North Platte, Neb., woman volunteers with youth, wins Buffalo Bill Award | TheFencePost.com

North Platte, Neb., woman volunteers with youth, wins Buffalo Bill Award

Ruth Nicolaus
for the Buffalo Bill Rodeo
Tricia Schaffer, center, poses with the award she won at the 2018 Buffalo Bill Rodeo, as Trail Boss winner, alongside rodeo committee members Shelli Arensdorf, on the left, and Jack Morris on the right. Schaffer’s son Cole and husband Dewey stand next to Arensdorf and Morris.
Photo courtesy North Platte Telegraph.

NORTH PLATTE, Neb. — High school rodeo in Nebraska is stronger because of Tricia Schaffer, and because of her efforts the Buffalo Bill Rodeo in North Platte awarded her last year with the 2018 Trail Boss Award.

The North Platte woman has spent more than two decades volunteering with high school rodeo at the state and national levels.

It started in 1991, when she and her husband Dewey’s oldest daughter, Emily, began competition in the Nebraska High School Rodeo Association. Schaffer began volunteering, and she hasn’t quit since.

Five years later, in 1996, she became a national director for the National High School Finals Rodeo Association, and is still in that role.

“Everybody needs to donate their time doing something.”

At the state level, Schaffer has helped grow the high school rodeo association’s annual scholarship auction and banquet. Because of the fundraising ability of the auction and banquet, each senior high school rodeo student gets a scholarship.

Since she’s been a national director for more than 20 years, she understands all that high school rodeo has to offer the youth, and she is able to share that info with the Nebraska high school kids. “There are a lot of opportunities out there, and if you’re not aware, your state misses out on those things.” Each state with participating high school rodeo athletes at nationals gets a minimum of three college scholarships, and Schaffer makes sure the Nebraska high school seniors apply for those scholarships. “There are states that have no one who applies,” she said, noting that it’s sometimes because new directors don’t realize the opportunities that are there.

At the national level, she is chair of the National High School Rodeo Queen contest, the world’s largest rodeo queen pageant, with more than 40 participants each year. When she first started as a national director, it was nearly impossible for a director to resign. “National directors stayed on forever,” she said. “They had to die, basically,” to get off the board,” she laughed. “I hope I don’t die, doing this job.”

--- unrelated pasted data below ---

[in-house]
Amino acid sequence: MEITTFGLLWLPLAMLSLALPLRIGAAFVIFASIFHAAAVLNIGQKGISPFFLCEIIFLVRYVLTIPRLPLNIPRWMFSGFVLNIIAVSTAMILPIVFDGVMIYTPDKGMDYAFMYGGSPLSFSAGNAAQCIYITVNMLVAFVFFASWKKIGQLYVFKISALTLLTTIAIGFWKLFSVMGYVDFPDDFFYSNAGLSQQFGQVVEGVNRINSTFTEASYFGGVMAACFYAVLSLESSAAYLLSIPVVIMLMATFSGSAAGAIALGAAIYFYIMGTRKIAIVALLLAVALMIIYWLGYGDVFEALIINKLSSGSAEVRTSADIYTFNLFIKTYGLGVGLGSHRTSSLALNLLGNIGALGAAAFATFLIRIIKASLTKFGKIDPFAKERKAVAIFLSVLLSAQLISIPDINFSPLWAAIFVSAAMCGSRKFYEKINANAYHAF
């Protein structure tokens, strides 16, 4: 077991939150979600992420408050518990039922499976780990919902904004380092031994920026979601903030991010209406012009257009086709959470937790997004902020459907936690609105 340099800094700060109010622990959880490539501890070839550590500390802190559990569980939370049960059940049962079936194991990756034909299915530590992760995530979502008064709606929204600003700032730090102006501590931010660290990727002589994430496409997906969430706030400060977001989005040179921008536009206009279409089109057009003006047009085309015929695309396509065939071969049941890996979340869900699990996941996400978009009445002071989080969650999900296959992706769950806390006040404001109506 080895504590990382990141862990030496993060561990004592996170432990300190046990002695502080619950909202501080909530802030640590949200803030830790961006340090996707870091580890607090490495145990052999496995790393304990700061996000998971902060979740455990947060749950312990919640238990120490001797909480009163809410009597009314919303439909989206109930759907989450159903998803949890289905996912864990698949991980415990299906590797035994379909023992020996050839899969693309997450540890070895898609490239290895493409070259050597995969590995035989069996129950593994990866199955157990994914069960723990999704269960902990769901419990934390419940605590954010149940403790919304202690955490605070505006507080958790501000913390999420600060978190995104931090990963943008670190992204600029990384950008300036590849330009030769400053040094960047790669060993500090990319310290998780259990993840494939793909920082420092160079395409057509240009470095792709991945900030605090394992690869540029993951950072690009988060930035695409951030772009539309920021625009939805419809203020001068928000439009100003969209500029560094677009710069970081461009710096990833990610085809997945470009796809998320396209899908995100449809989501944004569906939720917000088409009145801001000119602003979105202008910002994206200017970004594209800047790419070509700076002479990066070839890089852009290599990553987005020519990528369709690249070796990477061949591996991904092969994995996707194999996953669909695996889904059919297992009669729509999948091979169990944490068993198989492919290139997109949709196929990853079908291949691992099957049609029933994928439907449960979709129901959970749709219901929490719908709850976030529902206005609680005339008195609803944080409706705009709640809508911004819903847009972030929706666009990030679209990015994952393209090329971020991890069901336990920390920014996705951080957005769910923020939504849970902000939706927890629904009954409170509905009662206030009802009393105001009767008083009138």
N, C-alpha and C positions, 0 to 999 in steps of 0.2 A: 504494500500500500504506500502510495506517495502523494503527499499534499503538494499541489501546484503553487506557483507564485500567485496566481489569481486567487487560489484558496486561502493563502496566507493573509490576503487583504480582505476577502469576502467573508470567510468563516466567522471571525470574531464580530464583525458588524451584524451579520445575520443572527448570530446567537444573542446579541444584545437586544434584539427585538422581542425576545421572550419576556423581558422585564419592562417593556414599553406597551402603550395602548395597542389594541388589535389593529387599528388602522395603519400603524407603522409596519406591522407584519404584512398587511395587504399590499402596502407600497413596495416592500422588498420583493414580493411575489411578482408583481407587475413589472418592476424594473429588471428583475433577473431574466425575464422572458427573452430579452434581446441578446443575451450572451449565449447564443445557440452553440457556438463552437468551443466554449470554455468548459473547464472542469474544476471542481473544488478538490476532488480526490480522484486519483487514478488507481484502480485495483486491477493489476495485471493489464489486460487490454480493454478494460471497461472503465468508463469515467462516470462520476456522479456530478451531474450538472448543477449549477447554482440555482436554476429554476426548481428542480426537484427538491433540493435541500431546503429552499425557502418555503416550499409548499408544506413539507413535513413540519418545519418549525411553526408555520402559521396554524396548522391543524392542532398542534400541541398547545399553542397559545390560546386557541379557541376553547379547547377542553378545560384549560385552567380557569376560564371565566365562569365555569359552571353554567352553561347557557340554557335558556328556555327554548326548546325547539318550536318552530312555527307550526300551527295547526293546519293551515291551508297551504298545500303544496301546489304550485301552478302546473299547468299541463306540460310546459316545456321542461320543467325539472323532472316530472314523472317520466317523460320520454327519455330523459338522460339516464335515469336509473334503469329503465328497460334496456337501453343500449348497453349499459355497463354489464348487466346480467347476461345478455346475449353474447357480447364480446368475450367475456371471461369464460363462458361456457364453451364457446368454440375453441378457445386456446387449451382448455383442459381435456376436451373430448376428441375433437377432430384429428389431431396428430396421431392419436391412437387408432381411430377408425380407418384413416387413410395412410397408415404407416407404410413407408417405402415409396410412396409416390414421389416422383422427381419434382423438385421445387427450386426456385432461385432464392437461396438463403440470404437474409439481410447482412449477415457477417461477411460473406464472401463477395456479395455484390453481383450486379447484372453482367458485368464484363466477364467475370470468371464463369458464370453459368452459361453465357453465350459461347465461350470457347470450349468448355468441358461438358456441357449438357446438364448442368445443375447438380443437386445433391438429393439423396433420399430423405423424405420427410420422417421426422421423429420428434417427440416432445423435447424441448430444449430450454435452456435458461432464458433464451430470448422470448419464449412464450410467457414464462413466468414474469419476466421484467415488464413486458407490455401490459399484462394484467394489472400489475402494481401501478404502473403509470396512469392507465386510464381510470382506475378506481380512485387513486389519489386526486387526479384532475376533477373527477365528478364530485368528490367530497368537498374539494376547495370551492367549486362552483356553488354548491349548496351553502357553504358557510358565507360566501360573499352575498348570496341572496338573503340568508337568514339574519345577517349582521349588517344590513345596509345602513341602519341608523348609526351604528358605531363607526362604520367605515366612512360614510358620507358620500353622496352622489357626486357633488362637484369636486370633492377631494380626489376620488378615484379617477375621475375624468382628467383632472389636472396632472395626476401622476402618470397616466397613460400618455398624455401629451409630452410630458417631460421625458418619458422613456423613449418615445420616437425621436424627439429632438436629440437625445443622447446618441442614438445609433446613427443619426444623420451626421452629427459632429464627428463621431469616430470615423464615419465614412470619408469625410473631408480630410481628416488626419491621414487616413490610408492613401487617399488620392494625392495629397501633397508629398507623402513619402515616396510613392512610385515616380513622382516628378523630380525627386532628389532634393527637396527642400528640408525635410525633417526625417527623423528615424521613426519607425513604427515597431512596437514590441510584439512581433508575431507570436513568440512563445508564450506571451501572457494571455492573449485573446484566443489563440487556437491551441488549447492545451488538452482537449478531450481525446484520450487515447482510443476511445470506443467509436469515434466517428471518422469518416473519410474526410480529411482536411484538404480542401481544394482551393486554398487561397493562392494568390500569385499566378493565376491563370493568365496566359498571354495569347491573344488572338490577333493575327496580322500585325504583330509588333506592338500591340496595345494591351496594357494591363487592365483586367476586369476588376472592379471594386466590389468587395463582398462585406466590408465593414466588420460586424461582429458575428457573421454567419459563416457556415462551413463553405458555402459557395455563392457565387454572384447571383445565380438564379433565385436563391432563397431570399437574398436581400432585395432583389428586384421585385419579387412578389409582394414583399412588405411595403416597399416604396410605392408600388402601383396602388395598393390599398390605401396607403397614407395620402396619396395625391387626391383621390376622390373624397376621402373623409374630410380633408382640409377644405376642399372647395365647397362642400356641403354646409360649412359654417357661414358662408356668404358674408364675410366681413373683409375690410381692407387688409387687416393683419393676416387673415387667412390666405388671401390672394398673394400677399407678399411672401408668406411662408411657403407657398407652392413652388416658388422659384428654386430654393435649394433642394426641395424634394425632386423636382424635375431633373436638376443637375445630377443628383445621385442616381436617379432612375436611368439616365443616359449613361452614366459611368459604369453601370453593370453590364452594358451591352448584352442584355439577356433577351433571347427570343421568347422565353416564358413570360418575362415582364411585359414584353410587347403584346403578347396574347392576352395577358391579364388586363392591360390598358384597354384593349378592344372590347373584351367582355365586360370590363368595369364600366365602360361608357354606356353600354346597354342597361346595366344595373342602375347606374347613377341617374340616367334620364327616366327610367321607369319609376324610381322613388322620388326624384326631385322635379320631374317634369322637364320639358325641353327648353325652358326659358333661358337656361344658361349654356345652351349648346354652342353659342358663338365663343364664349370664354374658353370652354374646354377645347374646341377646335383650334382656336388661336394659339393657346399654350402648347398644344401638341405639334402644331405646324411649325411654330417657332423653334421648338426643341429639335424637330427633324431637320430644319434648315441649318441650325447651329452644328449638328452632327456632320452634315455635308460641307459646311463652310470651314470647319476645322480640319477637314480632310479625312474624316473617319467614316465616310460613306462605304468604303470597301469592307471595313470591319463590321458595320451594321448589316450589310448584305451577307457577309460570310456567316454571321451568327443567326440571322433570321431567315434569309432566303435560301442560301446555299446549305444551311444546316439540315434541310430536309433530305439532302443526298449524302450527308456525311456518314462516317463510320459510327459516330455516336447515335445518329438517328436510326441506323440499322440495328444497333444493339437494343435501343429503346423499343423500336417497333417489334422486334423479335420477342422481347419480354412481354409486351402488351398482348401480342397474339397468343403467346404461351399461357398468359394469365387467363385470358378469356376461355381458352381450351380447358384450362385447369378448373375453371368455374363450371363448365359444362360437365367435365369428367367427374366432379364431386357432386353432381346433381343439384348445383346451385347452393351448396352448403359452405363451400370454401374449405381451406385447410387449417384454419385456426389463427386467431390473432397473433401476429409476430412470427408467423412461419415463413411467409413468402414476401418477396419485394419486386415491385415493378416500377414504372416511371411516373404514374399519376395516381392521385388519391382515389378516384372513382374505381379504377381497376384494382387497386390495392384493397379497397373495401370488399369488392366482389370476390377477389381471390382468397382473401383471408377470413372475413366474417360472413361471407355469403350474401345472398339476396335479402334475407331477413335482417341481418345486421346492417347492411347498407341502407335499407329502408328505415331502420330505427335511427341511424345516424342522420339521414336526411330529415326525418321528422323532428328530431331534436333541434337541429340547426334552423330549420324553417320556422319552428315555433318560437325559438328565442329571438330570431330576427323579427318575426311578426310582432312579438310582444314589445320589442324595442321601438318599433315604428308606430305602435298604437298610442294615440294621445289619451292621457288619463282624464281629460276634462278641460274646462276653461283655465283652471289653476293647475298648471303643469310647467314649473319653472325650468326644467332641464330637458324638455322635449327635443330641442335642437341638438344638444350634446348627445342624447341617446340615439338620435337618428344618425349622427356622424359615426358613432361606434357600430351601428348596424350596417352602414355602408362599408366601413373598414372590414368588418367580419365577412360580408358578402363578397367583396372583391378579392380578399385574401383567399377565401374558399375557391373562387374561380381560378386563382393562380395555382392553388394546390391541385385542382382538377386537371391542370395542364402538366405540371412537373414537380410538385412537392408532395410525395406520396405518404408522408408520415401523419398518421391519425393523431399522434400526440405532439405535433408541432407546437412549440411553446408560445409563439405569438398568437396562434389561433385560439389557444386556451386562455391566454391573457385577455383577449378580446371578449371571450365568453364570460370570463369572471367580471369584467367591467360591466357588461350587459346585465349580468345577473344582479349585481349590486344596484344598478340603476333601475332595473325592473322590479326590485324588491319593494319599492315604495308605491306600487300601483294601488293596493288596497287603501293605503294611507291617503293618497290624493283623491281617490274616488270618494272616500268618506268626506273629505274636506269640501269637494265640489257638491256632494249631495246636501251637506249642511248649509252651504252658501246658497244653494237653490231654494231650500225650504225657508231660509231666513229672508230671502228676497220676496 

TIME TO SERVE

The job requires a big time commitment. Schaffer is required to attend the National High School Finals Rodeo, a seven-day event, and is there several days early for her work with the queen contest. She also spends a week each winter at the mid-winter meetings. She’s been a stay-at-home mom, raising her and Dewey’s four children, which allowed her the time to serve.

Schaffer acknowledges that many people don’t have the time to volunteer anymore, and they serve for the four years their children are high school rodeo athletes. She would like to pass on the baton to someone else, but she’d also like to know that whoever replaces her is there for the long haul. “I want somebody to take it over who will stick with it, who will uphold the traditions for why the National High School Rodeo Association was formed, someone who will keep rodeo alive so families can experience it. I hear, from so many people, that their years in high school rodeo were the best of times and how much they will miss the time spent with their kids.”

Schaffer knows the good that high school rodeo does for kids. When her own four kids competed, they made friends across the state. When her kids played high school basketball, they had friends who were members of the other teams. “My kids would know the other kids on the opposing team, and the other kids would say, “how do you know these people?” Her kids still network with the friends they made while rodeoing. “You have this whole family of people all over the country,” that are friends.

Rodeo is also a good learning experience for kids. “It’s a good opportunity to teach your kids responsibility,” Schaffer said, “to take care of an animal, for meeting deadlines for entering rodeos, and for taking leadership roles as event directors.”

And rodeo kids are good kids. Schaffer recalls the comments made by the people at the venue for the National High School Finals Rodeo in Springfield, Ill. Nationals involves more than 1,700 high school kids, and it was the first time the rodeo had been held east of the Mississippi River. “The people at the fairgrounds couldn’t believe we didn’t have one fight and not one window got broken out. They were amazed that we had that many kids in one location and nothing happened.”

She also helps with the Miss Rodeo Nebraska Association, and, alongside Sheri Dodson of North Platte began the “Partner Up” rodeo, a rodeo for special needs youth. The Partner Up rodeo has grown to where ESU 16 supports it; last year, about 180 kids and 300 community volunteers helped with it.

She volunteers at Great Plains Hospital in North Platte, as well. “Everybody needs to donate their time doing something,” she said.

In 2013, the National High School Rodeo Association honored her with the “NHSRA Woman of the Year” award.

She and Dewey have six grandchildren.

The Buffalo Bill Rodeo takes place at the Wild West Rodeo Arena in North Platte June 12-15 with performances beginning at 8 p.m. each night.

Tickets for the rodeo can be purchased at the Nebraskaland Days office, online at NebraskalandDays.com, and at the gate. For more information, visit the website or call the office at (308) 532.7939. ❖